James Webb Space Telescope passes key mission design review milestone
03 May 2010
The James Webb Space Telescope has passed its most significant mission milestone to date, the Mission Critical Design Review. This signifies that the integrated observatory will meet all science and engineering requirements for its mission.
This Webb MCDR, held 12-19 April, encompassed all previous design reviews including the Integrated Science Instrument Module review in March 2009; the Optical Telescope Element review completed in October 2009; and the Sunshield review completed in January 2010. The project schedule will undergo a review during the next few months. The spacecraft design, which passed a preliminary review in 2009, will continue toward final approval next year.
James Webb Space Telescope Credit: ESA
The review also brought together multiple modelling and analysis tools. Because the observatory is too large for validation by actual testing, complex models of how it will behave during launch and in space environments are being integrated. The models are compared with prior test and review results from the observatory's components.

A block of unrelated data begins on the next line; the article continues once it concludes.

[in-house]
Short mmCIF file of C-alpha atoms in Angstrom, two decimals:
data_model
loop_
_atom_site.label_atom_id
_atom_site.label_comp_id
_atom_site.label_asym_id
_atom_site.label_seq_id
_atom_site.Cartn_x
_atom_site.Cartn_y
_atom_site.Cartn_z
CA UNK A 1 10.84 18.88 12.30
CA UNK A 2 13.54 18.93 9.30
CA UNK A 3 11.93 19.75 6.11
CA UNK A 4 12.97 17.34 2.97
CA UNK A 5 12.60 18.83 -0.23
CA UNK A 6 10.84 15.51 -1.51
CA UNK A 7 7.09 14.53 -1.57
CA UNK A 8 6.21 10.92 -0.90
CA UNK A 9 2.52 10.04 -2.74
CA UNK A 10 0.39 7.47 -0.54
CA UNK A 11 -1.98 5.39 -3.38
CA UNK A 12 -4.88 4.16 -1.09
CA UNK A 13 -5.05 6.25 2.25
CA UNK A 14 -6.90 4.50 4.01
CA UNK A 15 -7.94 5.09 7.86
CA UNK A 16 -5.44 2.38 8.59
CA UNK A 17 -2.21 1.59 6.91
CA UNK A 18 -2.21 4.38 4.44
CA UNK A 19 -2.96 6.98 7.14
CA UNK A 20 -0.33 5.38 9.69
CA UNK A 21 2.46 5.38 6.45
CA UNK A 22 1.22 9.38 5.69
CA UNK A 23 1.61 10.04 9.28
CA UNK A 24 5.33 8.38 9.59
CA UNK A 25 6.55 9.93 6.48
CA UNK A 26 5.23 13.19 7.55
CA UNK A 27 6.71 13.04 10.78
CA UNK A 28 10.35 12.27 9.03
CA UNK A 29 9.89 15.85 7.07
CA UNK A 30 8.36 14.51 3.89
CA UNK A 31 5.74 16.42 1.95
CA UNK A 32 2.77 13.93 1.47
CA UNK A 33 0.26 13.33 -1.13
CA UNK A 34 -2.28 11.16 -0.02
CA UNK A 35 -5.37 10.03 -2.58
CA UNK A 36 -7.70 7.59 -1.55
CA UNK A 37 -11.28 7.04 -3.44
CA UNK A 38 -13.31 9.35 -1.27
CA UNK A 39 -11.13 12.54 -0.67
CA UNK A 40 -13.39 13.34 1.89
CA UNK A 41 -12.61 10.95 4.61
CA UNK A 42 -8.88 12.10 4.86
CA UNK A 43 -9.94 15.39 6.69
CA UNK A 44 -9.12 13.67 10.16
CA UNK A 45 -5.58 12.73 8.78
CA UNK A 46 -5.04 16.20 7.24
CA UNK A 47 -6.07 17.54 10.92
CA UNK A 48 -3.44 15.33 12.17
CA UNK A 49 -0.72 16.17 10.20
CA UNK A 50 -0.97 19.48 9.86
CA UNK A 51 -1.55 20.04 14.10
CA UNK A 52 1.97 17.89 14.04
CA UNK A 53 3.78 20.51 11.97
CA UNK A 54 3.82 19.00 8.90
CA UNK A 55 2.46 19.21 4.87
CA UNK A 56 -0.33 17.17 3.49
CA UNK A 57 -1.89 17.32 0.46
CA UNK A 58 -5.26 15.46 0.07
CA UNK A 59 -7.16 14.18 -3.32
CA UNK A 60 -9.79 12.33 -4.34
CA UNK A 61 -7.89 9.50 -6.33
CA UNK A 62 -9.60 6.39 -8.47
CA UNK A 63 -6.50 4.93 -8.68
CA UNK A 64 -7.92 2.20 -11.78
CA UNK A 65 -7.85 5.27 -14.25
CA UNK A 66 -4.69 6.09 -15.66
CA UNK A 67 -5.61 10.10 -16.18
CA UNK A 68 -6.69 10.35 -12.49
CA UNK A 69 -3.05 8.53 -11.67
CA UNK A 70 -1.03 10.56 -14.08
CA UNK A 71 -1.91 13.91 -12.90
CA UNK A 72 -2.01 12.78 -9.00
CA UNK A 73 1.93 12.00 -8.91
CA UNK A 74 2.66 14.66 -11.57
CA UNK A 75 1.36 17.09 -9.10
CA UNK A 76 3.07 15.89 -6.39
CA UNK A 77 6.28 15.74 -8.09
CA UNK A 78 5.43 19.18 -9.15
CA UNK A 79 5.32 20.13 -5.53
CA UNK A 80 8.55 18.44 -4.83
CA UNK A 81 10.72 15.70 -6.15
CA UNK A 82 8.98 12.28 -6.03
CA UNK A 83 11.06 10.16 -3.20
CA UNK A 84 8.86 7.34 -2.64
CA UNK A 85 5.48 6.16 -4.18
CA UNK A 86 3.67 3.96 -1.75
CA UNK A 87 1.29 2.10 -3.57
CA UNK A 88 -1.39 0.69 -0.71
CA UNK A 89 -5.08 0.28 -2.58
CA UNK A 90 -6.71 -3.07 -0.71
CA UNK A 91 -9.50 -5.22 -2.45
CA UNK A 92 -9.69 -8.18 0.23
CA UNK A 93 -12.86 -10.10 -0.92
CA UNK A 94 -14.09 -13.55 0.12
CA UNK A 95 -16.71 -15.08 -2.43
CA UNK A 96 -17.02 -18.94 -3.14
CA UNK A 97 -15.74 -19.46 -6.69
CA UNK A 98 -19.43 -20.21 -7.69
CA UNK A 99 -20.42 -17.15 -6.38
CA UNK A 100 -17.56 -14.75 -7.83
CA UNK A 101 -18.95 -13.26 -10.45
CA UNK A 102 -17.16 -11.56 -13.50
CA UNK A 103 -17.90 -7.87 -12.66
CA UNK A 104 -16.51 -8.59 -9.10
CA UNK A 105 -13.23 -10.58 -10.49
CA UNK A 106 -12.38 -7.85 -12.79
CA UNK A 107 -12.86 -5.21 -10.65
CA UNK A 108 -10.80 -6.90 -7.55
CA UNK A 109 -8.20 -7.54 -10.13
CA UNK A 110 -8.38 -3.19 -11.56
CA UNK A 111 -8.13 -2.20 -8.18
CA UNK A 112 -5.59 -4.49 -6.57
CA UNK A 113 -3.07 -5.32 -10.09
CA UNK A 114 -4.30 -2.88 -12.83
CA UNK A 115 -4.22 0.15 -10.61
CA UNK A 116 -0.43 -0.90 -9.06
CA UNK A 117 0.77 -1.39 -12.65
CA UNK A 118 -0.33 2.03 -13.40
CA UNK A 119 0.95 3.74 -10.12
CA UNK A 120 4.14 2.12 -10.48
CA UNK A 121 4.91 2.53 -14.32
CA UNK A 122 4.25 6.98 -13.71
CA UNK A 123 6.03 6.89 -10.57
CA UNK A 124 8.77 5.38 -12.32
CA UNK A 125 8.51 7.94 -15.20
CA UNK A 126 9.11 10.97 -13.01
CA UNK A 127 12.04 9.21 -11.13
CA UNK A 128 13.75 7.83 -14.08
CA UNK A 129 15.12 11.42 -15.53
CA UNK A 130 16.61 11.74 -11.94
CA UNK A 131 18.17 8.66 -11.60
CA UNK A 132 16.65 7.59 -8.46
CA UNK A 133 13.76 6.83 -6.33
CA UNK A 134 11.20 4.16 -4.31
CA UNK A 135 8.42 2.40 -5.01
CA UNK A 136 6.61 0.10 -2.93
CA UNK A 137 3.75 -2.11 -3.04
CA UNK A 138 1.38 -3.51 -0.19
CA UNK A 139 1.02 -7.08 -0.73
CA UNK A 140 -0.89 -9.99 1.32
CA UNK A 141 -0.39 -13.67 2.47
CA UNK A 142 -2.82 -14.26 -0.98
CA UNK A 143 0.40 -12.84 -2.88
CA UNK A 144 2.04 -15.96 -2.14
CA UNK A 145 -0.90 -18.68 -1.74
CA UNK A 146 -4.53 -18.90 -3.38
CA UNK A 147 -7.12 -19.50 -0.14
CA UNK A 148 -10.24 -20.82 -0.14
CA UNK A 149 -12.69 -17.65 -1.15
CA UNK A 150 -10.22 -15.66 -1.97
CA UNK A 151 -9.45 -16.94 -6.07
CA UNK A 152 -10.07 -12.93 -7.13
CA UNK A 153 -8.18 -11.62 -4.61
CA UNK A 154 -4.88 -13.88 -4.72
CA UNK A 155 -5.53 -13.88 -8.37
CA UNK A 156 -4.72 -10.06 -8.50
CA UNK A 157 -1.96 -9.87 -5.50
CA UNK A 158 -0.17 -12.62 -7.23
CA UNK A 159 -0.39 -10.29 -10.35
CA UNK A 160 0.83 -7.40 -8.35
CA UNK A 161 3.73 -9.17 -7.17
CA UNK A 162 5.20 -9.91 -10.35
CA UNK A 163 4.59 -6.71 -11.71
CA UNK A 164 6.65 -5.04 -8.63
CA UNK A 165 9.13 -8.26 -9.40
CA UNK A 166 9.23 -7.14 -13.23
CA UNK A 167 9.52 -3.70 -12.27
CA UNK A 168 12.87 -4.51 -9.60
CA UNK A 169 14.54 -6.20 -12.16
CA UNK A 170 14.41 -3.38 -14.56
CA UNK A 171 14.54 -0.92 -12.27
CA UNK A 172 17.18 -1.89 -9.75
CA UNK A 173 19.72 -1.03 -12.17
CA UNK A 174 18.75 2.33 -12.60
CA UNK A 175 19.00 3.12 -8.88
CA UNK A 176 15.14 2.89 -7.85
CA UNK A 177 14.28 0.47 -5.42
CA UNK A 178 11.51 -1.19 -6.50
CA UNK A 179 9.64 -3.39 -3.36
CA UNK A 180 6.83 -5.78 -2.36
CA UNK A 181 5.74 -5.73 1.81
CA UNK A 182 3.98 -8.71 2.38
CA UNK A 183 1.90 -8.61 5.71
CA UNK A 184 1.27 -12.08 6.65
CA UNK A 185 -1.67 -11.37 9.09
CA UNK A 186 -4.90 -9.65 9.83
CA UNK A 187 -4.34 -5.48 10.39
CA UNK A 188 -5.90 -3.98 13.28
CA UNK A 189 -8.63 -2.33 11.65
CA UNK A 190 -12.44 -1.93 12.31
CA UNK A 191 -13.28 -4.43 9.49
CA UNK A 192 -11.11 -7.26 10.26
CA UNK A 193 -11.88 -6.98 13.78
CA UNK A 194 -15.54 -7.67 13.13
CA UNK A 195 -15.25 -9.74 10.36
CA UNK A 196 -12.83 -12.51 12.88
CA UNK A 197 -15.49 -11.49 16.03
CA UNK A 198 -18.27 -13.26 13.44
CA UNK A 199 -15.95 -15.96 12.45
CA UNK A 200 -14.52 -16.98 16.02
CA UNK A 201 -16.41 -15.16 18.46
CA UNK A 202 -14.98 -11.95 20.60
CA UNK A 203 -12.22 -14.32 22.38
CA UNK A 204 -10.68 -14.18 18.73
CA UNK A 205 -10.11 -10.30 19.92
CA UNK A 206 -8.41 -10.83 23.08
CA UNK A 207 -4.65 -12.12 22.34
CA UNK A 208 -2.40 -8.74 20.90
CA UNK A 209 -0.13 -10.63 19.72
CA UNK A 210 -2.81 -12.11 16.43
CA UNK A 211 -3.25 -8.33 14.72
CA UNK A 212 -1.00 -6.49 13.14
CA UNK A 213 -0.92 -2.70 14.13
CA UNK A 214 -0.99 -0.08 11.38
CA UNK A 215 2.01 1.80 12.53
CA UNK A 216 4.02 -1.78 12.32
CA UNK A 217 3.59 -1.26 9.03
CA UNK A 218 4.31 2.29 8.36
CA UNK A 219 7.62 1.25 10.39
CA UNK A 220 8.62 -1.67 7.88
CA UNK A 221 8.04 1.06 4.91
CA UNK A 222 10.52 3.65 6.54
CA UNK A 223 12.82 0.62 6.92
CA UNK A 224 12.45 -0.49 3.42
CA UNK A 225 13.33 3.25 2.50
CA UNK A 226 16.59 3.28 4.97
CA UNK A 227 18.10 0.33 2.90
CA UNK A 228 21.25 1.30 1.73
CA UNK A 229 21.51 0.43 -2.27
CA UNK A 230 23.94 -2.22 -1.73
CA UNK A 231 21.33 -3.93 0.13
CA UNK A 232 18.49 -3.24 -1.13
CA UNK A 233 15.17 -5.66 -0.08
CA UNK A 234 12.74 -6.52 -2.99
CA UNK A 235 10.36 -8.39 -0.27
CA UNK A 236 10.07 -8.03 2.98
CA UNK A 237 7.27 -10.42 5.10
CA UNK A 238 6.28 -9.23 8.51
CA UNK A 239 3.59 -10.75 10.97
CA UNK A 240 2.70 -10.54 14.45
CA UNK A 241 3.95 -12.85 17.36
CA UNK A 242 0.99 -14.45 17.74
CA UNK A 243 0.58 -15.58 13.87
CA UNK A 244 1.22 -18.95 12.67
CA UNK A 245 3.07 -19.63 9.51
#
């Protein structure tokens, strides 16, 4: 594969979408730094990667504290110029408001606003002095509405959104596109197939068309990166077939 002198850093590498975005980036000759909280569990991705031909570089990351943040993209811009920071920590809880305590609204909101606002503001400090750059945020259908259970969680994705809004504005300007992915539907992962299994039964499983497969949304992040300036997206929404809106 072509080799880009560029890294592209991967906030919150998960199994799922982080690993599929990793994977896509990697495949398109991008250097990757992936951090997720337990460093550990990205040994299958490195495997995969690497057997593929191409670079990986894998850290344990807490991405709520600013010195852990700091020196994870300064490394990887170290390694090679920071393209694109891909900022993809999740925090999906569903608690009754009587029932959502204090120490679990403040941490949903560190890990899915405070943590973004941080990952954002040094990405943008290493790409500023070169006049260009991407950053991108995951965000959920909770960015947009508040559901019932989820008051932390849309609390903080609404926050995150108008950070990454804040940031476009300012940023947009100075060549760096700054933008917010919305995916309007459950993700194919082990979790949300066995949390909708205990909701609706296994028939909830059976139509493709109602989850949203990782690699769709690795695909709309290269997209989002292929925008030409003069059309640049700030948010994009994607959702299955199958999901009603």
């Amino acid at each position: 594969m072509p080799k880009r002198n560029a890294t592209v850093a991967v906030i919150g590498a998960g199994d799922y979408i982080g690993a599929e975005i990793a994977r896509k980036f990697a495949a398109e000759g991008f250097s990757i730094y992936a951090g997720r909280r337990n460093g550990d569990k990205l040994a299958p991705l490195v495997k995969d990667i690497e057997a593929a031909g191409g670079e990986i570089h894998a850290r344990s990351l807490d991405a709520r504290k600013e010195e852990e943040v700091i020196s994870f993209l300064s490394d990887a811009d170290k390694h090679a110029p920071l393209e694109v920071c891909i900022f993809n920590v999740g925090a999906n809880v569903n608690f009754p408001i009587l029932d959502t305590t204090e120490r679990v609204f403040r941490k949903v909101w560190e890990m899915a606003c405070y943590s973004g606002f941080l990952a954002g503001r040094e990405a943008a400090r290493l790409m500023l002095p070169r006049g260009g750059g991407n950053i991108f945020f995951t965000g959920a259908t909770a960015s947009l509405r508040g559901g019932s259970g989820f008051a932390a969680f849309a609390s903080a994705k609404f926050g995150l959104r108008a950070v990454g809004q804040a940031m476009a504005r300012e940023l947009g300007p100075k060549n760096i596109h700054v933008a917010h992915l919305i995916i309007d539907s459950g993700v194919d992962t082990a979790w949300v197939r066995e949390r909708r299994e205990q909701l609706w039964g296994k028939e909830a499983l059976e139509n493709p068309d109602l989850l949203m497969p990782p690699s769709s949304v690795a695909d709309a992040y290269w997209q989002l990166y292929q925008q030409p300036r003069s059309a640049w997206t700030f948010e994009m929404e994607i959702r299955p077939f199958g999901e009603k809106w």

Although the MCDR approved the telescope design and gave the official go-ahead for manufacturing, hardware development on the mirror segments has been in progress for several years in the United States:
- Eighteen primary mirror segments are in the process of being polished and tested by Ball Aerospace & Technologies Corporation. in Boulder, Colorado;
- Manufacturing on the backplane, the structure that supports the mirror segments, is well underway at Alliant Techsystems, or ATK, in Magna, Utah;
- This month, ITT Corporation in Rochester, New York, demonstrated robotic mirror installation equipment designed to position segments on the backplane. The position of the segments will be fine-tuned to tolerances of a fraction of the width of a human hair.
The telescope's sunshield moved into its fabrication and testing phase earlier this year.
The three major elements of Webb - the Integrated Science Instrument Module, Optical Telescope Element, and the spacecraft itself – will proceed through hardware production, assembly, and testing prior to delivery for observatory integration and testing scheduled to begin in 2012.
The Webb is the premier next-generation space observatory for exploring deep space phenomena from distant galaxies to nearby planets and stars. The telescope will provide clues about the formation of the Universe and the evolution of our own Solar System, from the first light after the Big Bang to the formation of star systems capable of supporting life on planets like Earth. The telescope is a joint project of NASA, the European Space Agency and the Canadian Space Agency.
Last Update: 03 May 2010